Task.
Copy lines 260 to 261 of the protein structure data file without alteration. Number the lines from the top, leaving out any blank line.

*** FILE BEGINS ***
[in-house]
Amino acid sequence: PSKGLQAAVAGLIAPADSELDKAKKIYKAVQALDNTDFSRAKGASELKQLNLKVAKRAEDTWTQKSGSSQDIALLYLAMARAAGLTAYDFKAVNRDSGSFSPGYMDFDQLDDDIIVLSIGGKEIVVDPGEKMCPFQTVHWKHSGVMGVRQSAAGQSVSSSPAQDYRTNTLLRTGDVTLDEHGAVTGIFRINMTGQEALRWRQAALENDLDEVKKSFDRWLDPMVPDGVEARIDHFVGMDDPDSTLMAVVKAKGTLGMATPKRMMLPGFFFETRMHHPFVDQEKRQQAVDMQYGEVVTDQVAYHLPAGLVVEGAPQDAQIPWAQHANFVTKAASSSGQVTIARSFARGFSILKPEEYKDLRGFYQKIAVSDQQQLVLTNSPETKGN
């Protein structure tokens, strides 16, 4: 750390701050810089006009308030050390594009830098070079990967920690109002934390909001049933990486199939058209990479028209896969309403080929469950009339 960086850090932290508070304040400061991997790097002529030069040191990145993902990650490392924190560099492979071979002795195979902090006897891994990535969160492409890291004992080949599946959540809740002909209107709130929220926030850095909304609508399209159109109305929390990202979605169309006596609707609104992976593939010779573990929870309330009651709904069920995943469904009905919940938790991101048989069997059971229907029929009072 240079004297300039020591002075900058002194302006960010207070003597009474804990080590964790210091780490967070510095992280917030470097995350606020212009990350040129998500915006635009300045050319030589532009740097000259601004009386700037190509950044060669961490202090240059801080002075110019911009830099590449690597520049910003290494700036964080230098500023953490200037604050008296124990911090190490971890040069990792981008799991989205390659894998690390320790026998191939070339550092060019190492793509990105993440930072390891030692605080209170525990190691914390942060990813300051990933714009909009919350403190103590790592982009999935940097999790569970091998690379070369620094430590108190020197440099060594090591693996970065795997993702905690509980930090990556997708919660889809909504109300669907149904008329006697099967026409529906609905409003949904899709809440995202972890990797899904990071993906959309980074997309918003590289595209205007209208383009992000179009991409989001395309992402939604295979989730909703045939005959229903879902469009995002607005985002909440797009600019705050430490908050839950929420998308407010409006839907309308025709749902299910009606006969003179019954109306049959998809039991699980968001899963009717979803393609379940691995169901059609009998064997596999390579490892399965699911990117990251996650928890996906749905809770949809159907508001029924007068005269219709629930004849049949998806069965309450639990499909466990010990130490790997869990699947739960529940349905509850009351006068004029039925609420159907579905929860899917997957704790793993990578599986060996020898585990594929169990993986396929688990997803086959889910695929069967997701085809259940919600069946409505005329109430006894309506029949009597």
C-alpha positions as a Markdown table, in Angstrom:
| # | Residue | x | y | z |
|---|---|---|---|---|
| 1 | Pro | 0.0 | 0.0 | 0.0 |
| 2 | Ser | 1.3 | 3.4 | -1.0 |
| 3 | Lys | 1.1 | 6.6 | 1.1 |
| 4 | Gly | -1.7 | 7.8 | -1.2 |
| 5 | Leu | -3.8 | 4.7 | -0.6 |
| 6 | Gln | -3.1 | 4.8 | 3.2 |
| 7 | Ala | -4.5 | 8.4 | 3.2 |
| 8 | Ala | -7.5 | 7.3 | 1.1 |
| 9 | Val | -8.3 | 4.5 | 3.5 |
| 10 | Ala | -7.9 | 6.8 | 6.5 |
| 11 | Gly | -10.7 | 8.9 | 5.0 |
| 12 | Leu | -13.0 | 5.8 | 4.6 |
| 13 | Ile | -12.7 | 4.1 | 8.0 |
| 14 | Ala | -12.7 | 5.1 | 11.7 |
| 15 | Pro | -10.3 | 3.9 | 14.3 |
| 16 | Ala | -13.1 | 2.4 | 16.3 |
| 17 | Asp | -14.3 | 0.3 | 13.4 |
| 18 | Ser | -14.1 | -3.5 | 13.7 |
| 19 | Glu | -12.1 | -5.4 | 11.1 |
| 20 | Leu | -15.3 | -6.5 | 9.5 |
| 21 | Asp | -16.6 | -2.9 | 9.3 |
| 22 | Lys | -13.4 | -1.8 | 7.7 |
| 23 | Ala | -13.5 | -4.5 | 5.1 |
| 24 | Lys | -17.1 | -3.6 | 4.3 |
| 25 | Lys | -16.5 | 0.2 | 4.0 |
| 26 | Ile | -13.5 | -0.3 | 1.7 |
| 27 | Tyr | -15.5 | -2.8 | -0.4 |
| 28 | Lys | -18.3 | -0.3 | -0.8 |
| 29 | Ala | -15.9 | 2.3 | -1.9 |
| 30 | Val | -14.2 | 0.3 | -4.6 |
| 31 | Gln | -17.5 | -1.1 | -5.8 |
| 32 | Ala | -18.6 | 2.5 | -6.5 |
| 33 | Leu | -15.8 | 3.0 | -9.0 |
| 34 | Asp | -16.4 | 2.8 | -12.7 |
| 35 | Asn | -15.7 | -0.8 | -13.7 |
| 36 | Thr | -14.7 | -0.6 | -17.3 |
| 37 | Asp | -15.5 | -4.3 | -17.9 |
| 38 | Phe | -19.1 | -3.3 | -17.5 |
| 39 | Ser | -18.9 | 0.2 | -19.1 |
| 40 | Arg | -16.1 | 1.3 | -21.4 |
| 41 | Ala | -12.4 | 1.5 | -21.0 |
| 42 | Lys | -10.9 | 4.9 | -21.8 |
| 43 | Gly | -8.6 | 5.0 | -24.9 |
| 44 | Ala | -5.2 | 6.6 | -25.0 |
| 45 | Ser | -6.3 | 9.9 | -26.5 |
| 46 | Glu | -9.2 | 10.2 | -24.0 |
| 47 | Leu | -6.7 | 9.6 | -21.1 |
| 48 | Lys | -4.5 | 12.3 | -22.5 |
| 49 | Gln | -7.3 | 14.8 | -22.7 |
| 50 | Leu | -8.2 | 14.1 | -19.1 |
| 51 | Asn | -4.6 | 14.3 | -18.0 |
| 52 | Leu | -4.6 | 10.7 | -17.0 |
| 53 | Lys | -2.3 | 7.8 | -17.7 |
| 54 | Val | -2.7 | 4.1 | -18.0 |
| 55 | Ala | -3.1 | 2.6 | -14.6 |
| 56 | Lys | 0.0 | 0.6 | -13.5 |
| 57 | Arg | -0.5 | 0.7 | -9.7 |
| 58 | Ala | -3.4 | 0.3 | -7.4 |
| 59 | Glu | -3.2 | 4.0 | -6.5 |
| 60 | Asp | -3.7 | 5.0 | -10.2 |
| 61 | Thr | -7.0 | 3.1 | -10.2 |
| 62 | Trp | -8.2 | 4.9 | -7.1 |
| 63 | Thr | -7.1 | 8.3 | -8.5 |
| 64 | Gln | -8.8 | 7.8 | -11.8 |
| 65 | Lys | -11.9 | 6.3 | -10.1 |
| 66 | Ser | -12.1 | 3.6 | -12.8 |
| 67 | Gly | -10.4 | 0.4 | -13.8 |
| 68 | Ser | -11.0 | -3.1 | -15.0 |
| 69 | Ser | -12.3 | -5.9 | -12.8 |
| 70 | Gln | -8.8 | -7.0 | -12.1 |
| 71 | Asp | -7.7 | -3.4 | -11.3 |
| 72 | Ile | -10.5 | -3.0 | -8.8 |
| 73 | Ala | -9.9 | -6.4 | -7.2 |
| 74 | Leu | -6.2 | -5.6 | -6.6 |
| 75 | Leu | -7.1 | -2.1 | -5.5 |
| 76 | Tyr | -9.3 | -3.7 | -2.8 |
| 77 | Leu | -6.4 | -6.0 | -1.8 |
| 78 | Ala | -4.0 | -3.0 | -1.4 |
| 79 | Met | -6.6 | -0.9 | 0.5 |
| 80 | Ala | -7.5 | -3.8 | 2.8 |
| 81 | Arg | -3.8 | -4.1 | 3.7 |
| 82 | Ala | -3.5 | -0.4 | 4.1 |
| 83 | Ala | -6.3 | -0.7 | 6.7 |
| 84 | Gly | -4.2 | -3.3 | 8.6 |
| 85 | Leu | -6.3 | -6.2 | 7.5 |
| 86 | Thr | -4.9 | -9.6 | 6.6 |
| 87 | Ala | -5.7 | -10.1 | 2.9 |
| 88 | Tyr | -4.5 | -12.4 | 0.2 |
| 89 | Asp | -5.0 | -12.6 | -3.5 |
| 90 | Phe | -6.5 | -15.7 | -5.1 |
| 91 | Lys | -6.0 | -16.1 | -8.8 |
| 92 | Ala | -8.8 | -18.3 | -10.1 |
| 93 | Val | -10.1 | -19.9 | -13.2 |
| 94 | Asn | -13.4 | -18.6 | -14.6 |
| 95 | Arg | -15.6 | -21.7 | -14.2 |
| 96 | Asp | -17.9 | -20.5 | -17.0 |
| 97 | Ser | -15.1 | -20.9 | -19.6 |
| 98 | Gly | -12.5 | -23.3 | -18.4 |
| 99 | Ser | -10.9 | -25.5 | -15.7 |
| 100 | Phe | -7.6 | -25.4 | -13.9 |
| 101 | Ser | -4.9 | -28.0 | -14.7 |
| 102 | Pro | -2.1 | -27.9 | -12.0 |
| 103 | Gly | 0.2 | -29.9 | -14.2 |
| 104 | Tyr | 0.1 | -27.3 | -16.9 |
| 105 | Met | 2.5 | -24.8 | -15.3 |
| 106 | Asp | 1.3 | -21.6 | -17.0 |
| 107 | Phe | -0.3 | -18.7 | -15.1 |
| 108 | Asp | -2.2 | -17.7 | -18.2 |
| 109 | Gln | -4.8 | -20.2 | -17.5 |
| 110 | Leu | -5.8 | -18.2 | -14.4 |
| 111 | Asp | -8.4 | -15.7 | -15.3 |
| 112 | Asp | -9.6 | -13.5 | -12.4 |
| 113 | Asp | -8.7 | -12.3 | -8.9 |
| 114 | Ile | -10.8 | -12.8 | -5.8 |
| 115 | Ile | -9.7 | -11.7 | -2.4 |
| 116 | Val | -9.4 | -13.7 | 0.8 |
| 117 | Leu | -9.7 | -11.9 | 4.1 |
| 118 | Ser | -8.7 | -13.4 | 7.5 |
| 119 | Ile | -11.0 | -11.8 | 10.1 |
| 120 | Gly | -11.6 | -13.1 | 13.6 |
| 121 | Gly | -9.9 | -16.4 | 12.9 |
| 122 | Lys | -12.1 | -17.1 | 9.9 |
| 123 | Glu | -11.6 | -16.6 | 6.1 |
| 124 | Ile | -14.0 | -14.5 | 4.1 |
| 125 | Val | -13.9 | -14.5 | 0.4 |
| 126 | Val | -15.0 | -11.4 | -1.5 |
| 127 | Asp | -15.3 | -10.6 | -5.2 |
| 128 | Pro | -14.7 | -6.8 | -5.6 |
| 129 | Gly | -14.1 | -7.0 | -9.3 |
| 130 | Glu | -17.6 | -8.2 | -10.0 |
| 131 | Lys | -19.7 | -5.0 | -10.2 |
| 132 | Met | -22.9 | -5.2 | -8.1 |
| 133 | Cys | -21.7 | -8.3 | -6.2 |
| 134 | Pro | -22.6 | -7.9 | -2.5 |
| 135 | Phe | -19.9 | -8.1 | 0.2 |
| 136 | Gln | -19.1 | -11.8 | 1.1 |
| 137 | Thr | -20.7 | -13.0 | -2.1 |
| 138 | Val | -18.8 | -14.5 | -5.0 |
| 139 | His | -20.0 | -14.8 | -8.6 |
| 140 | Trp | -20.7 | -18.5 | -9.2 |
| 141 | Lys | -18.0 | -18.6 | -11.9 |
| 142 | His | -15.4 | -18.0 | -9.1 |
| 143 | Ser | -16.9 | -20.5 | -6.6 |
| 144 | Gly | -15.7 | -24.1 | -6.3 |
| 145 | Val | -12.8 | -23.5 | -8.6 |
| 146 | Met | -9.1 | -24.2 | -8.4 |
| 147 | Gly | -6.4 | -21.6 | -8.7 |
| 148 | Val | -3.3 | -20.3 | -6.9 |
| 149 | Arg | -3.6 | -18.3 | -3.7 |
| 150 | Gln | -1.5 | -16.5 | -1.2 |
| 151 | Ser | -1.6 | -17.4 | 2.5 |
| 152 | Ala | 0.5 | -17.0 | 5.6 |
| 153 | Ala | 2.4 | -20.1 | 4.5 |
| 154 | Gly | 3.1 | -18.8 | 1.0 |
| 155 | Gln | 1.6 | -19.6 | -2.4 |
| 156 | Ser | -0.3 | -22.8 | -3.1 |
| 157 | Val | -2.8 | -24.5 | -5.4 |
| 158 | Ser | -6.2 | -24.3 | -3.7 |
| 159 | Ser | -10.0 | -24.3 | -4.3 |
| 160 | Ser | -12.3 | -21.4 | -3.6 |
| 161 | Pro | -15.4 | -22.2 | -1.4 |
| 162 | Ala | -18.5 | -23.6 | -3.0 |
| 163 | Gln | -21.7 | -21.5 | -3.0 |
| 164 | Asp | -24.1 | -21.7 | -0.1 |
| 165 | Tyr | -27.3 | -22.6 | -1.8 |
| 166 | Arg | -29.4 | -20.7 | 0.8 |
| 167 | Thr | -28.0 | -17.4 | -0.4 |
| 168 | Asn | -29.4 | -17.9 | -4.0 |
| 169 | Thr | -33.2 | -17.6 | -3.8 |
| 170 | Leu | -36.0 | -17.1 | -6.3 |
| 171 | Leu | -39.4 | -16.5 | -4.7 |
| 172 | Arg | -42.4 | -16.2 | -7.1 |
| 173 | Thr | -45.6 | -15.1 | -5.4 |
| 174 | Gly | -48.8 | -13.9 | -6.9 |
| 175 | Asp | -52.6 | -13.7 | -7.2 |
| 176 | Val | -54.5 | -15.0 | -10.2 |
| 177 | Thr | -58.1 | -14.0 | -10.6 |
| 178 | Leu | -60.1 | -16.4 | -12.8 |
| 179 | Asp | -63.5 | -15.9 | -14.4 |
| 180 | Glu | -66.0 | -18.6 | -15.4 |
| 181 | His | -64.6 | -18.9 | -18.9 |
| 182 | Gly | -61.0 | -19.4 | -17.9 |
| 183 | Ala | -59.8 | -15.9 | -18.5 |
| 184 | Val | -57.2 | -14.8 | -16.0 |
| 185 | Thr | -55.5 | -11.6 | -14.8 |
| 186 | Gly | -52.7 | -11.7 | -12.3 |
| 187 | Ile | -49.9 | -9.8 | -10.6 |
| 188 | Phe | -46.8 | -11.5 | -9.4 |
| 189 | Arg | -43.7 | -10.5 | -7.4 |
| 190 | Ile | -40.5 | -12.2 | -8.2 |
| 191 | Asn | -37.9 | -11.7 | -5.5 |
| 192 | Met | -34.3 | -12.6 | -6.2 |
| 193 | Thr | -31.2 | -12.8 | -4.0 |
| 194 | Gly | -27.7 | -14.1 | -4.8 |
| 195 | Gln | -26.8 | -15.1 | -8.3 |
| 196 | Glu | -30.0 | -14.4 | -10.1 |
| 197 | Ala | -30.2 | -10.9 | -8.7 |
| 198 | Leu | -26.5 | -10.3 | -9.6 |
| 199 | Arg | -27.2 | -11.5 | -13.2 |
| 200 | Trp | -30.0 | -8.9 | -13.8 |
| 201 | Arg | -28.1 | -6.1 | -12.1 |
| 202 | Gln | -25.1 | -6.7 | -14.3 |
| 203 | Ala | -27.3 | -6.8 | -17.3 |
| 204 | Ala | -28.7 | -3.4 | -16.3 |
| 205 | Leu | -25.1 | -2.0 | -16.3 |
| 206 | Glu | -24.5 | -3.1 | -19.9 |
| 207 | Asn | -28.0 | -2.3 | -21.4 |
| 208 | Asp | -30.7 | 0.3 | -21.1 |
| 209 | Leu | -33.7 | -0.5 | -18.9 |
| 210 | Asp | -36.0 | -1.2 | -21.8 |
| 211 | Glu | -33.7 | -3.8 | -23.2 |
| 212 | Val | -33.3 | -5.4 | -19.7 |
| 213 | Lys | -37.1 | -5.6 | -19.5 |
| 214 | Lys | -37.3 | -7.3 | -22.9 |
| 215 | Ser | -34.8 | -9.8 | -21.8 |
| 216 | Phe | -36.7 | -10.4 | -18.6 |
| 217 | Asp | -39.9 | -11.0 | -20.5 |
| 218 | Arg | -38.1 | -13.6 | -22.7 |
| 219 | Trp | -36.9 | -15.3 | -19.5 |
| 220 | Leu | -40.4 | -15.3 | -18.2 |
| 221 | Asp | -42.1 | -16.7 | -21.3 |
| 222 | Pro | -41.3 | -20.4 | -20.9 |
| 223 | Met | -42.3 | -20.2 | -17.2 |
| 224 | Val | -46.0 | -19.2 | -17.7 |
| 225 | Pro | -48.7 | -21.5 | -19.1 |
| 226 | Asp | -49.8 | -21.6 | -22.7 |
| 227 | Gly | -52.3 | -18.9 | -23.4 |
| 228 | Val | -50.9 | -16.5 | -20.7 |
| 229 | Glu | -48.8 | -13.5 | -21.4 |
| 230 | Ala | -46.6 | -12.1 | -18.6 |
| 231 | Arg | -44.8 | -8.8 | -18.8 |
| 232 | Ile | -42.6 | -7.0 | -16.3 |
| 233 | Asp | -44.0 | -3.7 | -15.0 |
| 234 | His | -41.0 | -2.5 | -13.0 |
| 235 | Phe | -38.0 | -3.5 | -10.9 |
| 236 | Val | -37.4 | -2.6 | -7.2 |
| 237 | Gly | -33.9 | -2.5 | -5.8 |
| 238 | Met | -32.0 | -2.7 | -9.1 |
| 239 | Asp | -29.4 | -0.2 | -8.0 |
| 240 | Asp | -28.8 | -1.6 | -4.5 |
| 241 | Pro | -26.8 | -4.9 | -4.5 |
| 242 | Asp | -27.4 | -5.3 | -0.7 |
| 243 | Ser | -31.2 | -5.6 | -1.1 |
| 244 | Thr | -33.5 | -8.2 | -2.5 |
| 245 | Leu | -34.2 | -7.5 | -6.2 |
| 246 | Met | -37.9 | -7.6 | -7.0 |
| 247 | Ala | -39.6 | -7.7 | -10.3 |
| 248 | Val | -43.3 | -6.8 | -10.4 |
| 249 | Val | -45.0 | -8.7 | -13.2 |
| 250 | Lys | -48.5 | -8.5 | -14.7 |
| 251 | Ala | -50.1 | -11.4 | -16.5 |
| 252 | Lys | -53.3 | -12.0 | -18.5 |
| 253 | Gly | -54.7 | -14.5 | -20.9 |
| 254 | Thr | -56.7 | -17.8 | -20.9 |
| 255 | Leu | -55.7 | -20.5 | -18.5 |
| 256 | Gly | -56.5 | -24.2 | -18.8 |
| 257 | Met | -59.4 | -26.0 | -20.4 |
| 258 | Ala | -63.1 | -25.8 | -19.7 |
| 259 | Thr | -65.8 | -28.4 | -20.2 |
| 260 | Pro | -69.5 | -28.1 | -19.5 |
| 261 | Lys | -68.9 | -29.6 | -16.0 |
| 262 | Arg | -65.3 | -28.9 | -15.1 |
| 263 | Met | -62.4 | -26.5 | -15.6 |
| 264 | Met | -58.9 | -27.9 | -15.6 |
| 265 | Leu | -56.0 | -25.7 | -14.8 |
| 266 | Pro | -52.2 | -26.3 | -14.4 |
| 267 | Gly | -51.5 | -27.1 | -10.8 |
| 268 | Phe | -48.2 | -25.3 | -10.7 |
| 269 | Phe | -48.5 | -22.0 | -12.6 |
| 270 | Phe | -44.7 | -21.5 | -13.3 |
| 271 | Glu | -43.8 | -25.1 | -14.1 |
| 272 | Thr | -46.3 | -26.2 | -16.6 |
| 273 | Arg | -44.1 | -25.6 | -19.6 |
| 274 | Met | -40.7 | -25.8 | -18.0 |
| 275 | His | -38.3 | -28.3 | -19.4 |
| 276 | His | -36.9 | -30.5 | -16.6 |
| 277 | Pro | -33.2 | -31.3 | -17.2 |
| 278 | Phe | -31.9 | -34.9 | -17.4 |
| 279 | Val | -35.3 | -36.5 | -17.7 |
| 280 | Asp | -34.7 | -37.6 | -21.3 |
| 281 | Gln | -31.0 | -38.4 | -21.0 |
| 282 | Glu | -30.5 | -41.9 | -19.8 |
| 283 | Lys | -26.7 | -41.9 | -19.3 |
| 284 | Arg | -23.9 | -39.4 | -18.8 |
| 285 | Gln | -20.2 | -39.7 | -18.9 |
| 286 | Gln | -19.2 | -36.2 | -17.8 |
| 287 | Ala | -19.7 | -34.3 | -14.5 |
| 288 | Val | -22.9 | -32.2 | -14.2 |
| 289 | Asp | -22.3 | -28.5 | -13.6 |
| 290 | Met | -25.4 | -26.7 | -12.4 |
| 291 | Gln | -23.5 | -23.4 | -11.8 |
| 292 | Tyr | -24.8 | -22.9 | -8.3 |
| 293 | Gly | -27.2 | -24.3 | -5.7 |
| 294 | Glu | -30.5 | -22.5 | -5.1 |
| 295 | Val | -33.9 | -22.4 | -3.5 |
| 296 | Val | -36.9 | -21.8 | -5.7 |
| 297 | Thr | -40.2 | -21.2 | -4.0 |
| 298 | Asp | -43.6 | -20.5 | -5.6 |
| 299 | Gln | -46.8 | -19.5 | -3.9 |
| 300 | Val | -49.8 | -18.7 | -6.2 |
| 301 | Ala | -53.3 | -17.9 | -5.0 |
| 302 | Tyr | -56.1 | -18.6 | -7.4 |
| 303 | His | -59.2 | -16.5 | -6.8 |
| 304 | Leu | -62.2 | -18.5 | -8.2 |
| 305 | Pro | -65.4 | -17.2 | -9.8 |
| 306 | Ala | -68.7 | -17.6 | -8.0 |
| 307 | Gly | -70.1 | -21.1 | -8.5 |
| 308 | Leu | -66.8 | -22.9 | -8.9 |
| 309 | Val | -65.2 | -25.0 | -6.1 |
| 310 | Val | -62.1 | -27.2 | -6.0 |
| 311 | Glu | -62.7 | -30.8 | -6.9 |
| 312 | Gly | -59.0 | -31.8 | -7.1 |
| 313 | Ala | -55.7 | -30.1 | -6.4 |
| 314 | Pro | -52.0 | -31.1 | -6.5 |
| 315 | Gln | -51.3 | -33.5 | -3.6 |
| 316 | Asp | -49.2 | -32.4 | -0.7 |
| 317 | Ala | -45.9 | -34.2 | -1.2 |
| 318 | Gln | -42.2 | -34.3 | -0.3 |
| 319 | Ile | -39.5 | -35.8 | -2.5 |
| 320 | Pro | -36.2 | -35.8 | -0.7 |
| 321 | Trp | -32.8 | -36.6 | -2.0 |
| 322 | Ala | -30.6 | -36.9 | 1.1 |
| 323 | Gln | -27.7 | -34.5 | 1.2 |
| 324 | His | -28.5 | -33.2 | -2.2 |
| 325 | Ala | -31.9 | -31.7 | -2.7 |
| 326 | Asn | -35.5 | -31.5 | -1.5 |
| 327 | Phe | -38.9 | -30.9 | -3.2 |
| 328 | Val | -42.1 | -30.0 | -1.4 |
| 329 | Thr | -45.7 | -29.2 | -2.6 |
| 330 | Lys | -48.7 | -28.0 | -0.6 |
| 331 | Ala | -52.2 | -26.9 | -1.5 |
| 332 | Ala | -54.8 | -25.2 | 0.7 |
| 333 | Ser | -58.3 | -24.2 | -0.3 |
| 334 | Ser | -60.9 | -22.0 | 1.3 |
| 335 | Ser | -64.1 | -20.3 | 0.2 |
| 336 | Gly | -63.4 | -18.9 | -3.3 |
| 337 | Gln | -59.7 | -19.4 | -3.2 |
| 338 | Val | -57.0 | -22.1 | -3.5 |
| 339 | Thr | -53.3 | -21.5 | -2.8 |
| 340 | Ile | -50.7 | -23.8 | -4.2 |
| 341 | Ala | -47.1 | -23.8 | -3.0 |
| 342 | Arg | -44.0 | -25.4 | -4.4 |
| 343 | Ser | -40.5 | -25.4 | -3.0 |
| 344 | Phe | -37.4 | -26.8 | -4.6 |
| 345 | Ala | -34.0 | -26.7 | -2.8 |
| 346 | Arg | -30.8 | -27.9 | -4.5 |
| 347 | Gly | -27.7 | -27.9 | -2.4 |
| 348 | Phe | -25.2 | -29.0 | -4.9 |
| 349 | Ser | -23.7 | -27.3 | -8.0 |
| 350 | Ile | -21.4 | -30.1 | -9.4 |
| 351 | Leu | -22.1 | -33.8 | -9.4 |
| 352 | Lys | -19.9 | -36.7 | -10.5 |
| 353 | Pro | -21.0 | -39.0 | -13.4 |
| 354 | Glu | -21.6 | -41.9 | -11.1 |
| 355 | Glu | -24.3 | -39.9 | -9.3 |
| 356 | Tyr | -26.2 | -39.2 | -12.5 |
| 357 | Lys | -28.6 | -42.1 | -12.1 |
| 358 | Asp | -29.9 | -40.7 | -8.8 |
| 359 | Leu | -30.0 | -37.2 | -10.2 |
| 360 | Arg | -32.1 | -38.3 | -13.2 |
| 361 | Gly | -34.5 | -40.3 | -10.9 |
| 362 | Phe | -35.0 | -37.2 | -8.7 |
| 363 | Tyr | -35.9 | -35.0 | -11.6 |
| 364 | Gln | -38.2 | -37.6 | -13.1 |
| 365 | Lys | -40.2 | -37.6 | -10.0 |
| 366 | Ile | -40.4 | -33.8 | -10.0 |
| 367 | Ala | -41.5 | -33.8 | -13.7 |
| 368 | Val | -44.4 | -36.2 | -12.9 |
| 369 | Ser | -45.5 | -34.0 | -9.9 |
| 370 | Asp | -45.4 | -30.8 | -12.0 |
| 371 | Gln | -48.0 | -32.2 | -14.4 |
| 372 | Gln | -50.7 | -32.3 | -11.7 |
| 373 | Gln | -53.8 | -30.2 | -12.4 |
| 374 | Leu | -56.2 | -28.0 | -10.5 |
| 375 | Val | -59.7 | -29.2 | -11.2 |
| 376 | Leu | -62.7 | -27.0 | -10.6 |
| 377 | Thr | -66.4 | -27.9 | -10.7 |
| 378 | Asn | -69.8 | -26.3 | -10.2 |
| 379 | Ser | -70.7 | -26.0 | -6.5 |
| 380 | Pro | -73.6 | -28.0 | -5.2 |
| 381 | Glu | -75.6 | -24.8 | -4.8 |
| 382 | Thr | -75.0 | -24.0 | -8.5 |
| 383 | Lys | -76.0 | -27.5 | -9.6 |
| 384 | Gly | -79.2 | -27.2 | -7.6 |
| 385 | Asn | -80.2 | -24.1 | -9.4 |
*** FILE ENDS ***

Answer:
| 254 | Thr | -56.7 | -17.8 | -20.9 |
| 255 | Leu | -55.7 | -20.5 | -18.5 |